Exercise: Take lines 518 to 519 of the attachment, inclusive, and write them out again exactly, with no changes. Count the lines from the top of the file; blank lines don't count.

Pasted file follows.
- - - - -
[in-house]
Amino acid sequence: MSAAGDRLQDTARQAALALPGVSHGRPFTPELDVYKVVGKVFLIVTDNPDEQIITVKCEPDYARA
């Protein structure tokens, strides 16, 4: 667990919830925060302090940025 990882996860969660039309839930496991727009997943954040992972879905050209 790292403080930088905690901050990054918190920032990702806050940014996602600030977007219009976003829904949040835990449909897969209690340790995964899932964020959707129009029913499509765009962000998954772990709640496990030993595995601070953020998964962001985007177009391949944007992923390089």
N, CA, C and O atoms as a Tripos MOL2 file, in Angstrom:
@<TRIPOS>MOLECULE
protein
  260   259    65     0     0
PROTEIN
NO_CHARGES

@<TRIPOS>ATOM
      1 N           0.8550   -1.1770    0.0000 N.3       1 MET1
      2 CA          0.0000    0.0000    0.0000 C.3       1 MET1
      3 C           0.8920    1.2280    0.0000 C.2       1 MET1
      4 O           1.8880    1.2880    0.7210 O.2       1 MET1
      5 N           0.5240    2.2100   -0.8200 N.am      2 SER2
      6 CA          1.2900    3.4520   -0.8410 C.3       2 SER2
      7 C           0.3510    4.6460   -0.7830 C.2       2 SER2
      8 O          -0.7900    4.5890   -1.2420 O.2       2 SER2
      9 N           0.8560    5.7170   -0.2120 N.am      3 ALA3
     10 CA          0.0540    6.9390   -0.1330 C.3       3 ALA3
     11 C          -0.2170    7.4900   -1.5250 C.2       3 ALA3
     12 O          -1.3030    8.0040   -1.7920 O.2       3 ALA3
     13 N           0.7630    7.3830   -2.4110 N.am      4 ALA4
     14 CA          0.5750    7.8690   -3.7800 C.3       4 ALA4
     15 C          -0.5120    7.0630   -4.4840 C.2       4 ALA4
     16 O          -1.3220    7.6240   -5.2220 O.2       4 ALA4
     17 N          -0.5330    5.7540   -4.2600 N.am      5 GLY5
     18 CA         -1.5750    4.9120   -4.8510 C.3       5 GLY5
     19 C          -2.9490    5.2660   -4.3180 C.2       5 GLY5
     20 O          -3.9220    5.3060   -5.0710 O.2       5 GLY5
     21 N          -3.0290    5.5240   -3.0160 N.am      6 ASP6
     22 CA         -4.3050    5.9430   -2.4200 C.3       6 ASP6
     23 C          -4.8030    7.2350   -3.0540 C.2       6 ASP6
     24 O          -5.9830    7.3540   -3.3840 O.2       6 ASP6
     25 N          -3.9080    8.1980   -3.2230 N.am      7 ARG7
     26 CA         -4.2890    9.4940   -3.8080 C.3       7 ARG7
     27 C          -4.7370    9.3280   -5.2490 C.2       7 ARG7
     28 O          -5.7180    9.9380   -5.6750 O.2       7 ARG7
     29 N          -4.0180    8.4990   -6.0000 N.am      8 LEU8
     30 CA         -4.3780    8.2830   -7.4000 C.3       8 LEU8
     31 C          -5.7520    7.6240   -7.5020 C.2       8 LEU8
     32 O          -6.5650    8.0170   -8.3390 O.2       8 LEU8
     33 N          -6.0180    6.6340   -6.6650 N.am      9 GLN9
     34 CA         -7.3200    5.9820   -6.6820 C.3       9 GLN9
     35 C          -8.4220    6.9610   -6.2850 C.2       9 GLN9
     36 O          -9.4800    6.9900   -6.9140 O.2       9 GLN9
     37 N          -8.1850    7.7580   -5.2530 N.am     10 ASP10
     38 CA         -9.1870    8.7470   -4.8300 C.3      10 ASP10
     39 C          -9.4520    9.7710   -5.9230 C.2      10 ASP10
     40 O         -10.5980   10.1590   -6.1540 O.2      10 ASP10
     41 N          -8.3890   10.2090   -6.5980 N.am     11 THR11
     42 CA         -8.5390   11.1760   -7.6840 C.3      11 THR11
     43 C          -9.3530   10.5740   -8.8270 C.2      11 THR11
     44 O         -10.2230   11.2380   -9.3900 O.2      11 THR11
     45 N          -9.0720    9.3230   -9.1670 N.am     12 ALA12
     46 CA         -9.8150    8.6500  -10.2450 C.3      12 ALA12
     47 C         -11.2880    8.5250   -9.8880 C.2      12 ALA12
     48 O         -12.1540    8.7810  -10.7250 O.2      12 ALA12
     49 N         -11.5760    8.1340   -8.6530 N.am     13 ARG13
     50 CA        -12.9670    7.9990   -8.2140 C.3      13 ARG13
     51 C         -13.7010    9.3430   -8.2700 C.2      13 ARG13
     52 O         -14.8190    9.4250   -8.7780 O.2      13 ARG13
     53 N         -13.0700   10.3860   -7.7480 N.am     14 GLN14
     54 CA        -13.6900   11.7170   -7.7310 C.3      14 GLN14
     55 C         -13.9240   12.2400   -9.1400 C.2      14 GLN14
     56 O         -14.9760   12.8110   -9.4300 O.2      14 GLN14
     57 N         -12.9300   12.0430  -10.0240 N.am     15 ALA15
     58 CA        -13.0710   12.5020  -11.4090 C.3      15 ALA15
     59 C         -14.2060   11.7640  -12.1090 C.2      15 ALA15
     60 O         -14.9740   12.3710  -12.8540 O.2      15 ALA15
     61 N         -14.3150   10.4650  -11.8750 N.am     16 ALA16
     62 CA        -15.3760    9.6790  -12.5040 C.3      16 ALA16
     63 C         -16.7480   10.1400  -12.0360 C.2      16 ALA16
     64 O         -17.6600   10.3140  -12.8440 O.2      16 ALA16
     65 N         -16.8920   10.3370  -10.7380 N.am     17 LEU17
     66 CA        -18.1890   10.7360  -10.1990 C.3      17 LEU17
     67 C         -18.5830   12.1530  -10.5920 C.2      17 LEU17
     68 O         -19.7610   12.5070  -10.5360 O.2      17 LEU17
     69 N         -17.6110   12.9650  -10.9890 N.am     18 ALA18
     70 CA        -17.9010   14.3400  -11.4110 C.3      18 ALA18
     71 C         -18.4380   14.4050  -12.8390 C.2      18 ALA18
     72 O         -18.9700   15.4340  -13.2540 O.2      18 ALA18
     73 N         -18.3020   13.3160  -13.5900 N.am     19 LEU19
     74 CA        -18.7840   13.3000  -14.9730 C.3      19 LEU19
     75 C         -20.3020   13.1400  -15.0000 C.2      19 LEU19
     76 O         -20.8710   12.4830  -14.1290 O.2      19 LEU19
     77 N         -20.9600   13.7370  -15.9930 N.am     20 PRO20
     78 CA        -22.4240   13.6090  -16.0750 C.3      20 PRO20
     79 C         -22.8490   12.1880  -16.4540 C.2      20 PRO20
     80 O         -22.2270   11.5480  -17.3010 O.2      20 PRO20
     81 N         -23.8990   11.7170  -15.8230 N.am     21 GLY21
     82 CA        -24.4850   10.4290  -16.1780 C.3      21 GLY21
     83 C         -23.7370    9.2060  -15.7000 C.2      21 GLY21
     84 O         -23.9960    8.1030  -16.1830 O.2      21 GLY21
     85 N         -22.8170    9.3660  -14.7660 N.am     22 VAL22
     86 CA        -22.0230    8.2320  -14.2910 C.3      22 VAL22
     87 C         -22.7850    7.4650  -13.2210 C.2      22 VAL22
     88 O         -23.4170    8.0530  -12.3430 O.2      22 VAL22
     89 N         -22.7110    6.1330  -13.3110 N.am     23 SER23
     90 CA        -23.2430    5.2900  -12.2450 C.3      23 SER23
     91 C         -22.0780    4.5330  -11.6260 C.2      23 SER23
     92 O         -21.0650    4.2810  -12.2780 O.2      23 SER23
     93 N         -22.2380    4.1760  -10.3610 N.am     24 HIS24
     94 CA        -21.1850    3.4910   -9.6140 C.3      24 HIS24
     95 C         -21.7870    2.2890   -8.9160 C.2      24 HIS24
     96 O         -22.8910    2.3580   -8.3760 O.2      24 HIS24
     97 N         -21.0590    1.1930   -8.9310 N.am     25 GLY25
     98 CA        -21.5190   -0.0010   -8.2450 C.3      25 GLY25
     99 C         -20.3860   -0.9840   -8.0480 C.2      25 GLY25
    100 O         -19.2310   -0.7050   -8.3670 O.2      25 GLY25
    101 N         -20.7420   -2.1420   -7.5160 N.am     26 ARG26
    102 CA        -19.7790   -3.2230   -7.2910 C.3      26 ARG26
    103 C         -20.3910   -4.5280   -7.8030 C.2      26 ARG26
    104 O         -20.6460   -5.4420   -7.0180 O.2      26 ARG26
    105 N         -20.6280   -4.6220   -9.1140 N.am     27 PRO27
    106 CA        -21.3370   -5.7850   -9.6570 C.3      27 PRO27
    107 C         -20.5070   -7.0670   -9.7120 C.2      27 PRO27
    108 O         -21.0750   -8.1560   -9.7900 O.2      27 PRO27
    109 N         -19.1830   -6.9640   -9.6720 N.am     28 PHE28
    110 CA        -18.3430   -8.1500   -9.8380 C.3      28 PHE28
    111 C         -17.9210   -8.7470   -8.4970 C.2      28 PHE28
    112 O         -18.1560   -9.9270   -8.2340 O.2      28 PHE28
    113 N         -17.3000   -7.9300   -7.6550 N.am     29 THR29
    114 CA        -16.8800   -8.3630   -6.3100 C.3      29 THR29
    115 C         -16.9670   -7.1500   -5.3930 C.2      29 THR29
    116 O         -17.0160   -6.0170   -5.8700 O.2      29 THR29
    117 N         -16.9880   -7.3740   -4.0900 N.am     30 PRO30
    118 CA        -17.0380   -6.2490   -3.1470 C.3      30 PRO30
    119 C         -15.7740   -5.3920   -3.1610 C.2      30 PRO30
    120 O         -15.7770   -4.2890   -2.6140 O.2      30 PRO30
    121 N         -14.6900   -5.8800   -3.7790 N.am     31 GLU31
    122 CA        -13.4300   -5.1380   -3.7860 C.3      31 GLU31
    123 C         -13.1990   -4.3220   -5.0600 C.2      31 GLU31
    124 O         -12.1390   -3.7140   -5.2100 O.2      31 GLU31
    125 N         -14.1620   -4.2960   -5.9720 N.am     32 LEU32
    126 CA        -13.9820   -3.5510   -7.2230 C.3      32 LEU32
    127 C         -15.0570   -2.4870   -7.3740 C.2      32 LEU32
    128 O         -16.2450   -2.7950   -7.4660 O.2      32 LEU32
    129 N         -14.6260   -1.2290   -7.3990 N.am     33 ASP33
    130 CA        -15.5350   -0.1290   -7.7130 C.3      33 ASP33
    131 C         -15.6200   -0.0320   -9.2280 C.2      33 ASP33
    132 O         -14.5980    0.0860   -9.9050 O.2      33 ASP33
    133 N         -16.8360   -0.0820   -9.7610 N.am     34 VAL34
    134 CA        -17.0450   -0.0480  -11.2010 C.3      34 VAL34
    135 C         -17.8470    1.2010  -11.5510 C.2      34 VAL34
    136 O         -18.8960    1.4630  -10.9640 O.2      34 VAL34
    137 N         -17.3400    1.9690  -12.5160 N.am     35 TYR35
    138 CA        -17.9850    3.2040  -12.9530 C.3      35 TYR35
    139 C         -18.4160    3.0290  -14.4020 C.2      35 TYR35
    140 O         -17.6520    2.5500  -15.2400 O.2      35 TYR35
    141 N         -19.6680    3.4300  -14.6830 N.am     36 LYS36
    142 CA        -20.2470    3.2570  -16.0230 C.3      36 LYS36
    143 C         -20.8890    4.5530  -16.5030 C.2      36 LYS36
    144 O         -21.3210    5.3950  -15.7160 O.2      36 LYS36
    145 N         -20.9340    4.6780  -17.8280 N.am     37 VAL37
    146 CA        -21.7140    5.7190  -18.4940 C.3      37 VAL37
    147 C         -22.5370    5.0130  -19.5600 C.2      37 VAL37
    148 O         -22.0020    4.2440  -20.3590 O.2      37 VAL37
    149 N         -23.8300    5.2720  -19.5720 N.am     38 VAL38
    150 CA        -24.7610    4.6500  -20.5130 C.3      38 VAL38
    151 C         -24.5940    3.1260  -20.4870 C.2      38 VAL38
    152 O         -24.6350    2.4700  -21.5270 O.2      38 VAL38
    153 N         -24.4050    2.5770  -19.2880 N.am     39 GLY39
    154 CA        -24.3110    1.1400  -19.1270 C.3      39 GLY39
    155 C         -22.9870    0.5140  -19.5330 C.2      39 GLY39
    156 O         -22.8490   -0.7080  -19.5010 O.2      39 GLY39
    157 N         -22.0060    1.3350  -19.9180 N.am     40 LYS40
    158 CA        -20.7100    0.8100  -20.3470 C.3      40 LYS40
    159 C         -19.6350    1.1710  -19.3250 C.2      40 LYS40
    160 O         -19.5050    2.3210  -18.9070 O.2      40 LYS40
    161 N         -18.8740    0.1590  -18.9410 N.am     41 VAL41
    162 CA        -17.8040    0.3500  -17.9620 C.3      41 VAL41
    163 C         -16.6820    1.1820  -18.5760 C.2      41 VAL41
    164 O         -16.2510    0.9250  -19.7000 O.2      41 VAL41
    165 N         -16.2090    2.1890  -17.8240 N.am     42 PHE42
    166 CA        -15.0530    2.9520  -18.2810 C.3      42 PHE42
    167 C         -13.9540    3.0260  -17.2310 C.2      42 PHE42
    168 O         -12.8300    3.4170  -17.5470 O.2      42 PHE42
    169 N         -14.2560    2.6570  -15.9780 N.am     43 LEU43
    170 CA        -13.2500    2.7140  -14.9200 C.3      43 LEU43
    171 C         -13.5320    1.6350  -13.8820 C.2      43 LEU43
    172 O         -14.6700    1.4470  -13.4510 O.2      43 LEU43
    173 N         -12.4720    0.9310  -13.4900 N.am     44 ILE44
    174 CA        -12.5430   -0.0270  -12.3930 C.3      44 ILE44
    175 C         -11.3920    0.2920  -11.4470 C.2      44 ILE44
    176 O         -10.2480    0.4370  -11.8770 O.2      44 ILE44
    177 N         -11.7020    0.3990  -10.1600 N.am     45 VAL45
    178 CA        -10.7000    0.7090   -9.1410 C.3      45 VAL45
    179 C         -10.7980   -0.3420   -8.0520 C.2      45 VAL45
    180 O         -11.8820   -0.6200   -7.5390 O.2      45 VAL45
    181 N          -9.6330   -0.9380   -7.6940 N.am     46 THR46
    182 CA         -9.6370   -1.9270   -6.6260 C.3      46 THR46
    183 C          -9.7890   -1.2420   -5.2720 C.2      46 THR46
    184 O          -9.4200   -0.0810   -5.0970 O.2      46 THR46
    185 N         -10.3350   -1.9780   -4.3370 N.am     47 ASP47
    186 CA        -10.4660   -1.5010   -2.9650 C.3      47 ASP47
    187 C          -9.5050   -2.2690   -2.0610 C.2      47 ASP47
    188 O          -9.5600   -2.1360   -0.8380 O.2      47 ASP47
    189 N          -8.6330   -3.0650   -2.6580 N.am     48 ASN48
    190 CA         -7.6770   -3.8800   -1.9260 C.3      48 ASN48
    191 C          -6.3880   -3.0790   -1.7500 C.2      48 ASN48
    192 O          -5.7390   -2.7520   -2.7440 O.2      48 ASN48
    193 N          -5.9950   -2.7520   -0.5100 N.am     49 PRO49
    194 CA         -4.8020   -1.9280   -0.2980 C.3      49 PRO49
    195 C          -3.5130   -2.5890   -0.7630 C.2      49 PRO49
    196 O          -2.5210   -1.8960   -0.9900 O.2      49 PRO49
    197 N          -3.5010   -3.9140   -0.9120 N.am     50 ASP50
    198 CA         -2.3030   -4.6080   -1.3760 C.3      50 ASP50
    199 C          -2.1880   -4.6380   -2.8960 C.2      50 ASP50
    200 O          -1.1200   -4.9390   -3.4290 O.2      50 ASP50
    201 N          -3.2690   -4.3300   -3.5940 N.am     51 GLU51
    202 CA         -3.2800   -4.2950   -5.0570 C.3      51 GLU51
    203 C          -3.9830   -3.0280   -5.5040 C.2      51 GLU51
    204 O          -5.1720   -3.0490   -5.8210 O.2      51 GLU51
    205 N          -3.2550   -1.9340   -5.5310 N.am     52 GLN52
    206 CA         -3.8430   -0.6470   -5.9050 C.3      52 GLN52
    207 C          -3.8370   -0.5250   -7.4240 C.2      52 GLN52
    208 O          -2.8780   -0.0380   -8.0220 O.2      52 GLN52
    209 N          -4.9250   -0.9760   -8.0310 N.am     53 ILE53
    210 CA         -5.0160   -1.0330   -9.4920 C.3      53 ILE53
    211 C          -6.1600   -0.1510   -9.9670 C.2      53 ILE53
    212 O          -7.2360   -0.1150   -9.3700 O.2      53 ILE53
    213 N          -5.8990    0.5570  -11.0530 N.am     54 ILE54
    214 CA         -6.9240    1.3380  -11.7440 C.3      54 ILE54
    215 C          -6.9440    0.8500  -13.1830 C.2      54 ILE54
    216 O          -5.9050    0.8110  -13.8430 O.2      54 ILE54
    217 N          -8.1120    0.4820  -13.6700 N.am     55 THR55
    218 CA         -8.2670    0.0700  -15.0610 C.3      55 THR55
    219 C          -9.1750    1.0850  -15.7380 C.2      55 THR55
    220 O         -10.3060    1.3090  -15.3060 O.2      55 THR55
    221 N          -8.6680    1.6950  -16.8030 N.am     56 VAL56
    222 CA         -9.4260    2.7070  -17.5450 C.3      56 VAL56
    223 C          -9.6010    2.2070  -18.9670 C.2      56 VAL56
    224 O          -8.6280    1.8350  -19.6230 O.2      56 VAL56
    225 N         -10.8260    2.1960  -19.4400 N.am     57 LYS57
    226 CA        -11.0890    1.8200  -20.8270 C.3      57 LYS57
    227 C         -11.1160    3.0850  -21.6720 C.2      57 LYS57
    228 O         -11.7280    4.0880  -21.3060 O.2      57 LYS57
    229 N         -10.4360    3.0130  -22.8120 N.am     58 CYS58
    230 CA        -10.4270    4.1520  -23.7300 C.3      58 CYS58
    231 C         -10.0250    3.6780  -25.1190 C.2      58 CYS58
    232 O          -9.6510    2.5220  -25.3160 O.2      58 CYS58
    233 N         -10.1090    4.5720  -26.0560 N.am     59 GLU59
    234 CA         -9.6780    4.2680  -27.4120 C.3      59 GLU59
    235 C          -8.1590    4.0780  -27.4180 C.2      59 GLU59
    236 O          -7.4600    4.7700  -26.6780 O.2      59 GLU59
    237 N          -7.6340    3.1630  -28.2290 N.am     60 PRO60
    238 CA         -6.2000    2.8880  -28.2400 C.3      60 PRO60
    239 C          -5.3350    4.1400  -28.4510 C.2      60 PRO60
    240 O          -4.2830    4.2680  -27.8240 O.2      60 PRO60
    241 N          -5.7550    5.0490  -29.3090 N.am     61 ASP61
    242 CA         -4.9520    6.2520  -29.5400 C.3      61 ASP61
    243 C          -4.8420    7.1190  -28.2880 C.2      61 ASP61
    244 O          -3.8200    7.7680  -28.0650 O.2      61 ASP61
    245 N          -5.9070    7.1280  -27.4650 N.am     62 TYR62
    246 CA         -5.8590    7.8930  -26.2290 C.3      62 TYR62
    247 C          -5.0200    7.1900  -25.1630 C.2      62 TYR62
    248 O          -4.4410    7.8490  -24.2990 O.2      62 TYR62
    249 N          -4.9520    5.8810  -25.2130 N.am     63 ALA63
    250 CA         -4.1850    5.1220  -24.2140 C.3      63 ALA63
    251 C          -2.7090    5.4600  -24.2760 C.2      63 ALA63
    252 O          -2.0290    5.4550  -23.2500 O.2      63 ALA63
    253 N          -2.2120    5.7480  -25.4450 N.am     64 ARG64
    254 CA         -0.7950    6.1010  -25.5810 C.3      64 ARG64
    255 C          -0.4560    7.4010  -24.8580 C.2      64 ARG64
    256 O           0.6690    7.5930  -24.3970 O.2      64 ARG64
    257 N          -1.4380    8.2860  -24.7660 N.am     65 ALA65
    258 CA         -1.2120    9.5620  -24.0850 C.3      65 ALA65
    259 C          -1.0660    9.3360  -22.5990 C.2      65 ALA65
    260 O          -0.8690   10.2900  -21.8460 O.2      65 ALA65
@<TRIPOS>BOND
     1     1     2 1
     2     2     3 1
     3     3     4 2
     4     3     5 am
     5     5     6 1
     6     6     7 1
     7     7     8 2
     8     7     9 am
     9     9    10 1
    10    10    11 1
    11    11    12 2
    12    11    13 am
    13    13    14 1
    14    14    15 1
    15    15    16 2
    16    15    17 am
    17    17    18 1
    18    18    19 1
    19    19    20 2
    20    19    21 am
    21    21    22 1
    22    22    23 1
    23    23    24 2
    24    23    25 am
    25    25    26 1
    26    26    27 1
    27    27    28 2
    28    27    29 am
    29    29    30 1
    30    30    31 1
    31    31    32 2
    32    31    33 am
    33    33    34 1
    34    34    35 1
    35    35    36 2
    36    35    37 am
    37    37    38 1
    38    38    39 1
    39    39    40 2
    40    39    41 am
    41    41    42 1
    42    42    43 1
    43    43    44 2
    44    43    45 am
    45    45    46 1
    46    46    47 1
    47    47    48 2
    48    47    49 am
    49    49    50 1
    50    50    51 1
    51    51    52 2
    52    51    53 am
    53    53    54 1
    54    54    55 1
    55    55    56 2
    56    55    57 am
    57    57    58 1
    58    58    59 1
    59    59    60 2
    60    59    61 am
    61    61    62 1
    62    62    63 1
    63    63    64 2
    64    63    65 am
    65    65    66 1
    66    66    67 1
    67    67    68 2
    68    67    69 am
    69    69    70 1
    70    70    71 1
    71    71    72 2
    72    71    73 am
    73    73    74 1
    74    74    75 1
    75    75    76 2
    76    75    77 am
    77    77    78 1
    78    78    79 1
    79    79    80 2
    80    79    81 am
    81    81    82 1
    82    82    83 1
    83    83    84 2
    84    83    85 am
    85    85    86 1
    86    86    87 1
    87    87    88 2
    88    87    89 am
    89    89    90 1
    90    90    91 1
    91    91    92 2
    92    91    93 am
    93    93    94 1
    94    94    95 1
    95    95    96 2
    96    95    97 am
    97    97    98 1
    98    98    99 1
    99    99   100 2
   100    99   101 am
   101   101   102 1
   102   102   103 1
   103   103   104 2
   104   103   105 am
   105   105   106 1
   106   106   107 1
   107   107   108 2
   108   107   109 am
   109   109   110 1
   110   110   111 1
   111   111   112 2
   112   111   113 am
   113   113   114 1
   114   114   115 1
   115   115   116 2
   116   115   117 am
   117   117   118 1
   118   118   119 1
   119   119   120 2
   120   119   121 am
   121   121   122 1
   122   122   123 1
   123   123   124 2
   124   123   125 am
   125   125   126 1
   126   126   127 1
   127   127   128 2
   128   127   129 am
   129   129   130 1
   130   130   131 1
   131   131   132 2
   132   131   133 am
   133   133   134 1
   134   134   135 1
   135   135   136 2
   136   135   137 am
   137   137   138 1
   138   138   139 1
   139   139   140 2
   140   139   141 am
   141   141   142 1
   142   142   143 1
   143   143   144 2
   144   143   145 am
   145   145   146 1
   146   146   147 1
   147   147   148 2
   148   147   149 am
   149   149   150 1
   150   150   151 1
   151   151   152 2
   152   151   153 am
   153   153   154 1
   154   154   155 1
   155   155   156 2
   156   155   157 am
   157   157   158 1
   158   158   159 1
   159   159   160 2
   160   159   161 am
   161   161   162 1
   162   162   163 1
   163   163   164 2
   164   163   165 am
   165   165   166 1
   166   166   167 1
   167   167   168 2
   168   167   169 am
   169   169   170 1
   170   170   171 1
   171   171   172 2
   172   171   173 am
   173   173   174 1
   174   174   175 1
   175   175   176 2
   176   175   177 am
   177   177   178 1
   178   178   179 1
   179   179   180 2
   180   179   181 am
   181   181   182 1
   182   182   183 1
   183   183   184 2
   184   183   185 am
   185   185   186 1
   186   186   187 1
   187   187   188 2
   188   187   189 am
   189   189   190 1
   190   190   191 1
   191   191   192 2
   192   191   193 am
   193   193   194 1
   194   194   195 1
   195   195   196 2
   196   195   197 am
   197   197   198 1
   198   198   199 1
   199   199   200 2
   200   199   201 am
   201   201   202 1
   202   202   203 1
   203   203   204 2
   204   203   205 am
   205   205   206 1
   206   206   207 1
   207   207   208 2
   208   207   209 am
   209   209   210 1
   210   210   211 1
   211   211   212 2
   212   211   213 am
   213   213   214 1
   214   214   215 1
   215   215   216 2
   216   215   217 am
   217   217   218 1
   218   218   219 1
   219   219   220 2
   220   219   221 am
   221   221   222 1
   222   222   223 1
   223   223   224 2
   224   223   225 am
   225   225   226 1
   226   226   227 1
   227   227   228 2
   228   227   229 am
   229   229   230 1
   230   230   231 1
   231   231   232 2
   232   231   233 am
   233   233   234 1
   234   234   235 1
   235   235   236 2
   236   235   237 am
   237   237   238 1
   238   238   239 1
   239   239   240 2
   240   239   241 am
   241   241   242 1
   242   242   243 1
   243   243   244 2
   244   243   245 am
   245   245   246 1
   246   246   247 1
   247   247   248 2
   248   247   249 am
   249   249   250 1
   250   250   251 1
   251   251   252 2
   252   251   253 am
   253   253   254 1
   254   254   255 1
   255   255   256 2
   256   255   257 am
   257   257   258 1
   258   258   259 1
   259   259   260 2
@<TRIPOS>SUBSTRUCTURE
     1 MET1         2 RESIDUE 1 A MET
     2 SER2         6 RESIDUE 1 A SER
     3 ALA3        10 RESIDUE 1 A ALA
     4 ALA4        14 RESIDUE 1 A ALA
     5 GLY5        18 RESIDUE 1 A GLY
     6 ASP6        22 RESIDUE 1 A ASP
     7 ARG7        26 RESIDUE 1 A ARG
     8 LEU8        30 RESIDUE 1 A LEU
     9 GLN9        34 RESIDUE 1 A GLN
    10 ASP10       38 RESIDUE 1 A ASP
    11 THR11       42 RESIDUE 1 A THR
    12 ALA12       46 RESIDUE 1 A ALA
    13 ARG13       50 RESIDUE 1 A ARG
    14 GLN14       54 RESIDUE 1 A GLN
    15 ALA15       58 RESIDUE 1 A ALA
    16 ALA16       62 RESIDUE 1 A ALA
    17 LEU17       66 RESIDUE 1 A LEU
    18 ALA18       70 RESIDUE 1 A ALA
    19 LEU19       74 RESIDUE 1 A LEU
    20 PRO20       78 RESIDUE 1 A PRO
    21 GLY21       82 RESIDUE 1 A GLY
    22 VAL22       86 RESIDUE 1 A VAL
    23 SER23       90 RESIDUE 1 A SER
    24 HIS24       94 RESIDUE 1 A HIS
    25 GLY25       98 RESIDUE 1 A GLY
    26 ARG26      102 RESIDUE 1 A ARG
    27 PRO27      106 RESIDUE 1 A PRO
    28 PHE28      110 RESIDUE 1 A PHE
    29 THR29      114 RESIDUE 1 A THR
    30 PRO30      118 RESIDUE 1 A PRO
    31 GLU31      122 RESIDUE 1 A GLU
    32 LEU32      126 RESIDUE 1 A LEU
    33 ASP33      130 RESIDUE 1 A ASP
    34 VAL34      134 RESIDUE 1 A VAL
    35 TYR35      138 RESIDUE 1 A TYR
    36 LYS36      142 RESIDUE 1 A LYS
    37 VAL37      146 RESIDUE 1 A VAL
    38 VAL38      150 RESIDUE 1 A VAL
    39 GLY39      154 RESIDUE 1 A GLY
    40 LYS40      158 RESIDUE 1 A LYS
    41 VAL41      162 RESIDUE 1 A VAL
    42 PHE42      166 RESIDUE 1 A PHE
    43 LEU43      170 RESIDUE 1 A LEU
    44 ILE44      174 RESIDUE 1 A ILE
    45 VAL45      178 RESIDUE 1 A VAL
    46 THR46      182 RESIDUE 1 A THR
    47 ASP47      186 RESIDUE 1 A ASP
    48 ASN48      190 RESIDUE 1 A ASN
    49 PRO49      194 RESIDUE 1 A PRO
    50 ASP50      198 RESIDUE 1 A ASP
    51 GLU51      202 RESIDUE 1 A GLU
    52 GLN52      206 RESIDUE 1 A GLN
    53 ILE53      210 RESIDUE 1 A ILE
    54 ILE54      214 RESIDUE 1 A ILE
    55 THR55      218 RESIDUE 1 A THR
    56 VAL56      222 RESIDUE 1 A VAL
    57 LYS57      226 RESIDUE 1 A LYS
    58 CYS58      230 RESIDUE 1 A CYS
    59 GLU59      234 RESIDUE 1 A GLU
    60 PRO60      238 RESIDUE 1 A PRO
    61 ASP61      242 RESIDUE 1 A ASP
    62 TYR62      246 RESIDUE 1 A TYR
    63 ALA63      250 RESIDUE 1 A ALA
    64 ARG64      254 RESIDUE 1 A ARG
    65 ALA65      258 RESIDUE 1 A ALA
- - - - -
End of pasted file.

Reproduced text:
   247   247   248 2
   248   247   249 am